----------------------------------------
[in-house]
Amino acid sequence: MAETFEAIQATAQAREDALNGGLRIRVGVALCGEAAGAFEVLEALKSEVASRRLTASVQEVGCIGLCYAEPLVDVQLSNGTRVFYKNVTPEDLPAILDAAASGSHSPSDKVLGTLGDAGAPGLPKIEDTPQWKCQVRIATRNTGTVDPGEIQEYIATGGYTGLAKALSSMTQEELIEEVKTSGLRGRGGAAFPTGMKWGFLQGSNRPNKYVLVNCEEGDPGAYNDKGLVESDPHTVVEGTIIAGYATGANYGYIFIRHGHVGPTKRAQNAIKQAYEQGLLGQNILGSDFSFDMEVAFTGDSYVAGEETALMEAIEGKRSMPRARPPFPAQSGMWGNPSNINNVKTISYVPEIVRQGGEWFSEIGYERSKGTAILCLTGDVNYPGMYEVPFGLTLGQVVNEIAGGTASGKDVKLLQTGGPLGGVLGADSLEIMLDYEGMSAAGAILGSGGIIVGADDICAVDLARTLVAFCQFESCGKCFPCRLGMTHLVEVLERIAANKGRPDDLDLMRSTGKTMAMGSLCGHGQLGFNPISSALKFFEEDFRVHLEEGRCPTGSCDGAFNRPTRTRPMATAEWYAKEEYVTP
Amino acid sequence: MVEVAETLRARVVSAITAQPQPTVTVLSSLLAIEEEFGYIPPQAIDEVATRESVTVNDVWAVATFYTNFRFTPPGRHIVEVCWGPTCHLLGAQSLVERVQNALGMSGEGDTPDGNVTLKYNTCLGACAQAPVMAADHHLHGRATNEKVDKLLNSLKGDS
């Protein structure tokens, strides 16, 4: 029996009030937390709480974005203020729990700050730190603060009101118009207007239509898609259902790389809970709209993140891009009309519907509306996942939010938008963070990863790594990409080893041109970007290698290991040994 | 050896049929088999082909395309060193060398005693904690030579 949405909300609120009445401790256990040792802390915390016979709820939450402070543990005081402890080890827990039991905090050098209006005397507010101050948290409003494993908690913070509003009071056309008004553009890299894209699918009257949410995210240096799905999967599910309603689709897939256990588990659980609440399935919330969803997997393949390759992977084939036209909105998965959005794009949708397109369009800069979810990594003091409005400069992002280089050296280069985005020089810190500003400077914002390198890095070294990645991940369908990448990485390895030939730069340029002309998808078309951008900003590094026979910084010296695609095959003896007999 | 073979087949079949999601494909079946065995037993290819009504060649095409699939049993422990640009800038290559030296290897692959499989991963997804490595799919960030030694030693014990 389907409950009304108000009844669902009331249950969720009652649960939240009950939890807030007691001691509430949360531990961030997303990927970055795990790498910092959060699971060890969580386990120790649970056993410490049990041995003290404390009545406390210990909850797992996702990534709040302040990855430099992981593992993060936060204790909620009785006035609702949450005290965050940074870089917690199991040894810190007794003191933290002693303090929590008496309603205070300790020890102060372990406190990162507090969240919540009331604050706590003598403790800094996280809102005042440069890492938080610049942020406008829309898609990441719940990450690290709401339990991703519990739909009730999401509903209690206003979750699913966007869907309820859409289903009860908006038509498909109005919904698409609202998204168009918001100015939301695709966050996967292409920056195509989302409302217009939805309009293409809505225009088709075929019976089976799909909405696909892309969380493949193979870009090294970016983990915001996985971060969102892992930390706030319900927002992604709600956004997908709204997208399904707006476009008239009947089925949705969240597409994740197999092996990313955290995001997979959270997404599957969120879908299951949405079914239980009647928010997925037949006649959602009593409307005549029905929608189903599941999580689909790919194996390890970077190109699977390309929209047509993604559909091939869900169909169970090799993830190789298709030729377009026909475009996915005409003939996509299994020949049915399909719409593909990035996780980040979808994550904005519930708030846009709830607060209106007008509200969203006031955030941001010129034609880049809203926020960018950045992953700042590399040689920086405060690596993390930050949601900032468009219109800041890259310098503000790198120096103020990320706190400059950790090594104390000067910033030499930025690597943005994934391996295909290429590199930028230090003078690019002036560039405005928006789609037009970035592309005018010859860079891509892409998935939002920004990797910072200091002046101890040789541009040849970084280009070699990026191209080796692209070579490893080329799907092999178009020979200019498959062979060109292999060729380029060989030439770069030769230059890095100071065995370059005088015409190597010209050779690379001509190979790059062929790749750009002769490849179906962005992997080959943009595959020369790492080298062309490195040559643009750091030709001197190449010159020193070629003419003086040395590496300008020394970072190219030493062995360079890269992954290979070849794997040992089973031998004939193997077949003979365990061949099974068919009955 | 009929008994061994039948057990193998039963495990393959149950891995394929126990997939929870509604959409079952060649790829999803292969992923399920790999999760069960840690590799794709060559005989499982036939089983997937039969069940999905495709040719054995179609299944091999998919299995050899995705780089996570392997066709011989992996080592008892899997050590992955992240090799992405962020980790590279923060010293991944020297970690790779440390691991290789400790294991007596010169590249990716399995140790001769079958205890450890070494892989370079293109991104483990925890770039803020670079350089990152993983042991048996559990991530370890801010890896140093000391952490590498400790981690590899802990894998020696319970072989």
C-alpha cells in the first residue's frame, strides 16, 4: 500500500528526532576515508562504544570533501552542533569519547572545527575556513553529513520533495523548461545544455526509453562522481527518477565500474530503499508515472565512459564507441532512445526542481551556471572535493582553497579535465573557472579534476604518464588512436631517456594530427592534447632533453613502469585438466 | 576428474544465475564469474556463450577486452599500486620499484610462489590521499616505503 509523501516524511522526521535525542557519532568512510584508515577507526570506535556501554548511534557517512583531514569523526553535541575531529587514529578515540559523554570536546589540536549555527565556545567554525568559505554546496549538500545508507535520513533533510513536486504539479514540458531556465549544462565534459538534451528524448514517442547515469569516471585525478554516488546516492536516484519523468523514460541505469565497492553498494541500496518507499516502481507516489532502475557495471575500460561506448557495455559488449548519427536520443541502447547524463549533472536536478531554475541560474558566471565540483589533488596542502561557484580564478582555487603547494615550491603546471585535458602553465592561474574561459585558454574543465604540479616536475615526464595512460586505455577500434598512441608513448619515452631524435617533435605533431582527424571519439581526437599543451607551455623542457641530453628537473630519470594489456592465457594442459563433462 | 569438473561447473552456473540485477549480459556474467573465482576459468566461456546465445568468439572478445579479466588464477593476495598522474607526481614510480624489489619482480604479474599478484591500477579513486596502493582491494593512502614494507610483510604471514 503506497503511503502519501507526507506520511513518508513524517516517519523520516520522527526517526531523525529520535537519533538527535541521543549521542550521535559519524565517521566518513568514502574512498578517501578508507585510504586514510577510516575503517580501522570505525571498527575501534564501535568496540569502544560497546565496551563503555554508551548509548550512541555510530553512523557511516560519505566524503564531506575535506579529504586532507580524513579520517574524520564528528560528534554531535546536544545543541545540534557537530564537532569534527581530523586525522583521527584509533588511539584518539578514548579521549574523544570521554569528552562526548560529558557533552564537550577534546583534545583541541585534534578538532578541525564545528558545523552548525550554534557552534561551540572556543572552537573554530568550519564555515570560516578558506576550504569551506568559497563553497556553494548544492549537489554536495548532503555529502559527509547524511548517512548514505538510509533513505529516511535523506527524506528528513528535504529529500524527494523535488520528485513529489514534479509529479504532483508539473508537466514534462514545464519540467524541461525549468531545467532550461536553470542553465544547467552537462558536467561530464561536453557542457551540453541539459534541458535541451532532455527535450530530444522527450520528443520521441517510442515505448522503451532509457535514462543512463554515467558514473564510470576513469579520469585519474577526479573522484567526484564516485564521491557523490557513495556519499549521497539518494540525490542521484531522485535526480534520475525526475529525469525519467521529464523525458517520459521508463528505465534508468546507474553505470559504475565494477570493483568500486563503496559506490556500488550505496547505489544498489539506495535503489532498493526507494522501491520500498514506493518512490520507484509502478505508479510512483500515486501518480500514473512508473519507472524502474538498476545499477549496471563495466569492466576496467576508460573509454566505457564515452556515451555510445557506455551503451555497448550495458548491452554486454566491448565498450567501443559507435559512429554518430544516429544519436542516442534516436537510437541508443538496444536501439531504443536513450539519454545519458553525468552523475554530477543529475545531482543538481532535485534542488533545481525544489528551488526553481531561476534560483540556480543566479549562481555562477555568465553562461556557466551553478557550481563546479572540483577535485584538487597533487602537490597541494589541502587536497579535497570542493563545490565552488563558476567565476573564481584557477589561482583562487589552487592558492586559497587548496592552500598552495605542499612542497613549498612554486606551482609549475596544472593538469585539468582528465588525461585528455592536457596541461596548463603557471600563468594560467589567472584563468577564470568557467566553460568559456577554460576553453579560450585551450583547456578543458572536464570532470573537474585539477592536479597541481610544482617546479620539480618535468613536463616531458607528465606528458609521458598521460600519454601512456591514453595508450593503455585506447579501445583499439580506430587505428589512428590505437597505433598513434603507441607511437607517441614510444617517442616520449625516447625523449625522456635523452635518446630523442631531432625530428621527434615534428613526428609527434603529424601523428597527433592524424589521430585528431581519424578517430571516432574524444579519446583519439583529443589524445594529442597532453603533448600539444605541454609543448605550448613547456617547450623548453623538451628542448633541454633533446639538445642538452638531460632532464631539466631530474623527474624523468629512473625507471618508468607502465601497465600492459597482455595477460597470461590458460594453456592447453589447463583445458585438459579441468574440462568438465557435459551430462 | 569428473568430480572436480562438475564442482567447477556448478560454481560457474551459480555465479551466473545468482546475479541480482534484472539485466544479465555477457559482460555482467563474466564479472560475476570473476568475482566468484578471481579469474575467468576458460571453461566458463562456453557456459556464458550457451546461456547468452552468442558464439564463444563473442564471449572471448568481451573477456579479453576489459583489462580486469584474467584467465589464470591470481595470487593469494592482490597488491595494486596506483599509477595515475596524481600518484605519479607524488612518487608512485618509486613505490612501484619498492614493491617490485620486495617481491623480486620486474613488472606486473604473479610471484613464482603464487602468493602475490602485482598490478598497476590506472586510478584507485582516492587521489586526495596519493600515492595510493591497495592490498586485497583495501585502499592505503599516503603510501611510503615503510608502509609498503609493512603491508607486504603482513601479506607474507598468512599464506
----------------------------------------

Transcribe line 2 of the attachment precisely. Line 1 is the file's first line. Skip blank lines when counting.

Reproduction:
Amino acid sequence: MAETFEAIQATAQAREDALNGGLRIRVGVALCGEAAGAFEVLEALKSEVASRRLTASVQEVGCIGLCYAEPLVDVQLSNGTRVFYKNVTPEDLPAILDAAASGSHSPSDKVLGTLGDAGAPGLPKIEDTPQWKCQVRIATRNTGTVDPGEIQEYIATGGYTGLAKALSSMTQEELIEEVKTSGLRGRGGAAFPTGMKWGFLQGSNRPNKYVLVNCEEGDPGAYNDKGLVESDPHTVVEGTIIAGYATGANYGYIFIRHGHVGPTKRAQNAIKQAYEQGLLGQNILGSDFSFDMEVAFTGDSYVAGEETALMEAIEGKRSMPRARPPFPAQSGMWGNPSNINNVKTISYVPEIVRQGGEWFSEIGYERSKGTAILCLTGDVNYPGMYEVPFGLTLGQVVNEIAGGTASGKDVKLLQTGGPLGGVLGADSLEIMLDYEGMSAAGAILGSGGIIVGADDICAVDLARTLVAFCQFESCGKCFPCRLGMTHLVEVLERIAANKGRPDDLDLMRSTGKTMAMGSLCGHGQLGFNPISSALKFFEEDFRVHLEEGRCPTGSCDGAFNRPTRTRPMATAEWYAKEEYVTP